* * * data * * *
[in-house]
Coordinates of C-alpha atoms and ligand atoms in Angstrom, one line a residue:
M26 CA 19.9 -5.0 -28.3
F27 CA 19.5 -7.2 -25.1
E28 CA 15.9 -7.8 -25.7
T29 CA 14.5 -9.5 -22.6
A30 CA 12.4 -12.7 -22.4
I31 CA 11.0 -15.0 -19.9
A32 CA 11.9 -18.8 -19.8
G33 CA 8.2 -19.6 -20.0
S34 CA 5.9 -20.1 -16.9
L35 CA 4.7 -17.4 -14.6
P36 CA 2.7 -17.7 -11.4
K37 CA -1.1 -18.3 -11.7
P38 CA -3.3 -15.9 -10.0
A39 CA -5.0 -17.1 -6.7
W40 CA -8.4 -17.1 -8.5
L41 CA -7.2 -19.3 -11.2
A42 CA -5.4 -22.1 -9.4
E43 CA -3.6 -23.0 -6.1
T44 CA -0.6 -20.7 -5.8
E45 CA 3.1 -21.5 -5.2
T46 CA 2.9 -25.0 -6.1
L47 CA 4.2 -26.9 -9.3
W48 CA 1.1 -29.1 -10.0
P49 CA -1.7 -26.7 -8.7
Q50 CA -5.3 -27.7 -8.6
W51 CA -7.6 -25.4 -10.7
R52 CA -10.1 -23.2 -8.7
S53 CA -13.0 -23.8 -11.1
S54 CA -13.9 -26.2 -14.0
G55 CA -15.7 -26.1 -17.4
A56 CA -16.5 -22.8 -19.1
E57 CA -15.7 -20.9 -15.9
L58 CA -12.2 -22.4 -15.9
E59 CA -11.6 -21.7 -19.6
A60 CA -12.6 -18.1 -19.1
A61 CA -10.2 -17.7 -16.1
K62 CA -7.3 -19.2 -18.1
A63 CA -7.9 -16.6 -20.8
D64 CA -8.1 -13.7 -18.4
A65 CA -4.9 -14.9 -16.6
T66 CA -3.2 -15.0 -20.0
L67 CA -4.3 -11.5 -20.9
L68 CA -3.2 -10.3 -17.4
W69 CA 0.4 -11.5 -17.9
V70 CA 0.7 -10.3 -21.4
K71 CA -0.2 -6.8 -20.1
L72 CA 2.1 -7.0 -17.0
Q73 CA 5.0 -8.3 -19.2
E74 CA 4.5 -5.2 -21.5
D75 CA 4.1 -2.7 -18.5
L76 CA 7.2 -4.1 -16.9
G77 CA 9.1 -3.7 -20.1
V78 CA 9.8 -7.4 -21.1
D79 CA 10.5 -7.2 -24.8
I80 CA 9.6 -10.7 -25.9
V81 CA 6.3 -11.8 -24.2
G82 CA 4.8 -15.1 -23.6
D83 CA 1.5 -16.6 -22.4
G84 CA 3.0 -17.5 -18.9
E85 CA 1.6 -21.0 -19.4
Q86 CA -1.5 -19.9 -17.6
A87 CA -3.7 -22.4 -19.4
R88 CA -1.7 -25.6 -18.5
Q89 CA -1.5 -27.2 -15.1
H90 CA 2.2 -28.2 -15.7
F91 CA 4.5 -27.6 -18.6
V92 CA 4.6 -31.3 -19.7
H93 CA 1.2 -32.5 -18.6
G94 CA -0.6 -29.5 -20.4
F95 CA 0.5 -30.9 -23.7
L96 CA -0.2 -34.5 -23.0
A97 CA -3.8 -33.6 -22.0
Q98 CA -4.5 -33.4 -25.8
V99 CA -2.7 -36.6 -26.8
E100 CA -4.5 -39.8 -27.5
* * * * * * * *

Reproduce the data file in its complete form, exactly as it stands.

[in-house]
Coordinates of C-alpha atoms and ligand atoms in Angstrom, one line a residue:
M26 CA 19.9 -5.0 -28.3
F27 CA 19.5 -7.2 -25.1
E28 CA 15.9 -7.8 -25.7
T29 CA 14.5 -9.5 -22.6
A30 CA 12.4 -12.7 -22.4
I31 CA 11.0 -15.0 -19.9
A32 CA 11.9 -18.8 -19.8
G33 CA 8.2 -19.6 -20.0
S34 CA 5.9 -20.1 -16.9
L35 CA 4.7 -17.4 -14.6
P36 CA 2.7 -17.7 -11.4
K37 CA -1.1 -18.3 -11.7
P38 CA -3.3 -15.9 -10.0
A39 CA -5.0 -17.1 -6.7
W40 CA -8.4 -17.1 -8.5
L41 CA -7.2 -19.3 -11.2
A42 CA -5.4 -22.1 -9.4
E43 CA -3.6 -23.0 -6.1
T44 CA -0.6 -20.7 -5.8
E45 CA 3.1 -21.5 -5.2
T46 CA 2.9 -25.0 -6.1
L47 CA 4.2 -26.9 -9.3
W48 CA 1.1 -29.1 -10.0
P49 CA -1.7 -26.7 -8.7
Q50 CA -5.3 -27.7 -8.6
W51 CA -7.6 -25.4 -10.7
R52 CA -10.1 -23.2 -8.7
S53 CA -13.0 -23.8 -11.1
S54 CA -13.9 -26.2 -14.0
G55 CA -15.7 -26.1 -17.4
A56 CA -16.5 -22.8 -19.1
E57 CA -15.7 -20.9 -15.9
L58 CA -12.2 -22.4 -15.9
E59 CA -11.6 -21.7 -19.6
A60 CA -12.6 -18.1 -19.1
A61 CA -10.2 -17.7 -16.1
K62 CA -7.3 -19.2 -18.1
A63 CA -7.9 -16.6 -20.8
D64 CA -8.1 -13.7 -18.4
A65 CA -4.9 -14.9 -16.6
T66 CA -3.2 -15.0 -20.0
L67 CA -4.3 -11.5 -20.9
L68 CA -3.2 -10.3 -17.4
W69 CA 0.4 -11.5 -17.9
V70 CA 0.7 -10.3 -21.4
K71 CA -0.2 -6.8 -20.1
L72 CA 2.1 -7.0 -17.0
Q73 CA 5.0 -8.3 -19.2
E74 CA 4.5 -5.2 -21.5
D75 CA 4.1 -2.7 -18.5
L76 CA 7.2 -4.1 -16.9
G77 CA 9.1 -3.7 -20.1
V78 CA 9.8 -7.4 -21.1
D79 CA 10.5 -7.2 -24.8
I80 CA 9.6 -10.7 -25.9
V81 CA 6.3 -11.8 -24.2
G82 CA 4.8 -15.1 -23.6
D83 CA 1.5 -16.6 -22.4
G84 CA 3.0 -17.5 -18.9
E85 CA 1.6 -21.0 -19.4
Q86 CA -1.5 -19.9 -17.6
A87 CA -3.7 -22.4 -19.4
R88 CA -1.7 -25.6 -18.5
Q89 CA -1.5 -27.2 -15.1
H90 CA 2.2 -28.2 -15.7
F91 CA 4.5 -27.6 -18.6
V92 CA 4.6 -31.3 -19.7
H93 CA 1.2 -32.5 -18.6
G94 CA -0.6 -29.5 -20.4
F95 CA 0.5 -30.9 -23.7
L96 CA -0.2 -34.5 -23.0
A97 CA -3.8 -33.6 -22.0
Q98 CA -4.5 -33.4 -25.8
V99 CA -2.7 -36.6 -26.8
E100 CA -4.5 -39.8 -27.5